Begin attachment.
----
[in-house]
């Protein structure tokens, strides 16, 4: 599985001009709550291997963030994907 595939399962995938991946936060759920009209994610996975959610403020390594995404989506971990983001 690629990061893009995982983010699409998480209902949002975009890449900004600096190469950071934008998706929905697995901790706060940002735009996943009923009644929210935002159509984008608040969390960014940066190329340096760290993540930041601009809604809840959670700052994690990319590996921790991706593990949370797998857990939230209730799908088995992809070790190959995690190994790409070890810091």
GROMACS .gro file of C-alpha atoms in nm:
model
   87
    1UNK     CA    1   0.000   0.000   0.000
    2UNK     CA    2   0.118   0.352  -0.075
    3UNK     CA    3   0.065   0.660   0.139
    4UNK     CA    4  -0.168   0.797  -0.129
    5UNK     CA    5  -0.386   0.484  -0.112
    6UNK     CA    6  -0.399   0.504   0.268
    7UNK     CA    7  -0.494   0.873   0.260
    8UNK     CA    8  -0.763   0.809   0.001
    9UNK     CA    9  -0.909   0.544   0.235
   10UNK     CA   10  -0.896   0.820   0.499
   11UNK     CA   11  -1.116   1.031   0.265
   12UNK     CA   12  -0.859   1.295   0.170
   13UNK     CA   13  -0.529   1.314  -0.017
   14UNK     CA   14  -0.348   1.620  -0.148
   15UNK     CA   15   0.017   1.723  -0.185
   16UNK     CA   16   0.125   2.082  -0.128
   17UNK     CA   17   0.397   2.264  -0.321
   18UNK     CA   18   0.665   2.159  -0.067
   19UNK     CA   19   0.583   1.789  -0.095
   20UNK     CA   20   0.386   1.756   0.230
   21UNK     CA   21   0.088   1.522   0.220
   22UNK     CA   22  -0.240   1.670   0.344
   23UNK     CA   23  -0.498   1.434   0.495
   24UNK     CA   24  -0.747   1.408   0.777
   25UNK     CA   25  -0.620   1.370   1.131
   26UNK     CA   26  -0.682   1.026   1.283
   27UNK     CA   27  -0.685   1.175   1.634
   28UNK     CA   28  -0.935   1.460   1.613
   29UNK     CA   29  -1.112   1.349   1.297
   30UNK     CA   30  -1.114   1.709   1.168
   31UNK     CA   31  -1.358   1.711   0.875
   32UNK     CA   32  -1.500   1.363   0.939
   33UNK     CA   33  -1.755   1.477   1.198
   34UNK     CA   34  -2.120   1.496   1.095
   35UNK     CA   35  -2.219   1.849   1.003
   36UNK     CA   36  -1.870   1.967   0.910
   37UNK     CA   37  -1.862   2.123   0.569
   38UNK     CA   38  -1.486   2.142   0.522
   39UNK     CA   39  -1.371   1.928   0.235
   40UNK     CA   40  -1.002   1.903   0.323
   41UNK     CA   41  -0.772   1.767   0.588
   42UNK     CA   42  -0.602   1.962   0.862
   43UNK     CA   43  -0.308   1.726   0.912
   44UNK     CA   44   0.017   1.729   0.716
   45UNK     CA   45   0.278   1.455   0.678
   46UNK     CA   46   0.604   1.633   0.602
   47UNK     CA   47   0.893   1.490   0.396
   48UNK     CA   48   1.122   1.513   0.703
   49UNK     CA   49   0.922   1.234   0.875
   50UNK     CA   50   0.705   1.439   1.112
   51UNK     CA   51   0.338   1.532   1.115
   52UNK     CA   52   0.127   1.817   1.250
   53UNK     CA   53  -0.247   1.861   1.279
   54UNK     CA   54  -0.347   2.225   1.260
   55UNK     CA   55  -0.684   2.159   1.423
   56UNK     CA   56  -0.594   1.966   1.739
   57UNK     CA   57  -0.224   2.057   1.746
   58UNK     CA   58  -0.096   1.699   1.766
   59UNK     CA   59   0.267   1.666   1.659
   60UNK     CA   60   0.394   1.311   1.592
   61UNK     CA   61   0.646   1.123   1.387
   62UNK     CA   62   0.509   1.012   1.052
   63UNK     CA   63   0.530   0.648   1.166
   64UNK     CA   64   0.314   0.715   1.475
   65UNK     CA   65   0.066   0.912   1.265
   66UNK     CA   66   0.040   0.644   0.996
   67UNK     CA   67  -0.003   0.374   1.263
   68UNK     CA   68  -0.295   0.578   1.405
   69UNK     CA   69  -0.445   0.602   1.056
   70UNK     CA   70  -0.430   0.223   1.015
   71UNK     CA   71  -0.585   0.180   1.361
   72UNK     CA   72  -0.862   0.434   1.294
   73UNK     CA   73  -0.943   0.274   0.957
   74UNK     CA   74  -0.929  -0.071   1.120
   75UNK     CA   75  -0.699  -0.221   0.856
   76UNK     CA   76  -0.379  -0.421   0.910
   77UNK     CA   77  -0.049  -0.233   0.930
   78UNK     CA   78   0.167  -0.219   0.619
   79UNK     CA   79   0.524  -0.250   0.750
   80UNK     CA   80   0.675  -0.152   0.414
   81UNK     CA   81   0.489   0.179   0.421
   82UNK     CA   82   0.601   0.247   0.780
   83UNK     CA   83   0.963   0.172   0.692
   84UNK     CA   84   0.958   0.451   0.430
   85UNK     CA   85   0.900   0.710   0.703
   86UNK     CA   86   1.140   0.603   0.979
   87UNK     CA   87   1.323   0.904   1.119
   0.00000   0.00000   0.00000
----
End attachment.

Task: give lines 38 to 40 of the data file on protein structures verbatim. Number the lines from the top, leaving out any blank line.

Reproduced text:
   33UNK     CA   33  -1.755   1.477   1.198
   34UNK     CA   34  -2.120   1.496   1.095
   35UNK     CA   35  -2.219   1.849   1.003